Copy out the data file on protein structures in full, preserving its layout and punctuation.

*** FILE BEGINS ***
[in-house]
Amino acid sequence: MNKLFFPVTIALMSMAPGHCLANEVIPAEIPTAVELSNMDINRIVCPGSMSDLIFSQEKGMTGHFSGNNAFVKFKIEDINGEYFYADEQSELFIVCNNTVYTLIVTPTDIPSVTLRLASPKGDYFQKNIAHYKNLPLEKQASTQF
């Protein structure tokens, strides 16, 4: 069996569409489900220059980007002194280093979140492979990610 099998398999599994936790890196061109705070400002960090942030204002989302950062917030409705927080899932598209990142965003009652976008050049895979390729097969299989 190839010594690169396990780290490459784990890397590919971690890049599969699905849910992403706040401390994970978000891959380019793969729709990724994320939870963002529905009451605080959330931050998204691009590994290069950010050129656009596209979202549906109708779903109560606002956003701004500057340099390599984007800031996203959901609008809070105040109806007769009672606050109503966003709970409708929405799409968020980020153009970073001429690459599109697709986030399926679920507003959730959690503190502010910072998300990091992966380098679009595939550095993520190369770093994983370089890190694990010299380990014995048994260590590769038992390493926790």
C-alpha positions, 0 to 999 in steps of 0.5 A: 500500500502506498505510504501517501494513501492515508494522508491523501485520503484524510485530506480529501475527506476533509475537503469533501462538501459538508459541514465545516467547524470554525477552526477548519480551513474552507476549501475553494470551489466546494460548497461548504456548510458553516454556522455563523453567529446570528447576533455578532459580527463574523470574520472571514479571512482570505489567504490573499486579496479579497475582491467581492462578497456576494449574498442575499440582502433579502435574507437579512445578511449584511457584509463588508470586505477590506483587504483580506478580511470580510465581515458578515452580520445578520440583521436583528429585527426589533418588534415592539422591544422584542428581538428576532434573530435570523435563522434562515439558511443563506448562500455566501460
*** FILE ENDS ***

[in-house]
Amino acid sequence: MNKLFFPVTIALMSMAPGHCLANEVIPAEIPTAVELSNMDINRIVCPGSMSDLIFSQEKGMTGHFSGNNAFVKFKIEDINGEYFYADEQSELFIVCNNTVYTLIVTPTDIPSVTLRLASPKGDYFQKNIAHYKNLPLEKQASTQF
């Protein structure tokens, strides 16, 4: 069996569409489900220059980007002194280093979140492979990610 099998398999599994936790890196061109705070400002960090942030204002989302950062917030409705927080899932598209990142965003009652976008050049895979390729097969299989 190839010594690169396990780290490459784990890397590919971690890049599969699905849910992403706040401390994970978000891959380019793969729709990724994320939870963002529905009451605080959330931050998204691009590994290069950010050129656009596209979202549906109708779903109560606002956003701004500057340099390599984007800031996203959901609008809070105040109806007769009672606050109503966003709970409708929405799409968020980020153009970073001429690459599109697709986030399926679920507003959730959690503190502010910072998300990091992966380098679009595939550095993520190369770093994983370089890190694990010299380990014995048994260590590769038992390493926790």
C-alpha positions, 0 to 999 in steps of 0.5 A: 500500500502506498505510504501517501494513501492515508494522508491523501485520503484524510485530506480529501475527506476533509475537503469533501462538501459538508459541514465545516467547524470554525477552526477548519480551513474552507476549501475553494470551489466546494460548497461548504456548510458553516454556522455563523453567529446570528447576533455578532459580527463574523470574520472571514479571512482570505489567504490573499486579496479579497475582491467581492462578497456576494449574498442575499440582502433579502435574507437579512445578511449584511457584509463588508470586505477590506483587504483580506478580511470580510465581515458578515452580520445578520440583521436583528429585527426589533418588534415592539422591544422584542428581538428576532434573530435570523435563522434562515439558511443563506448562500455566501460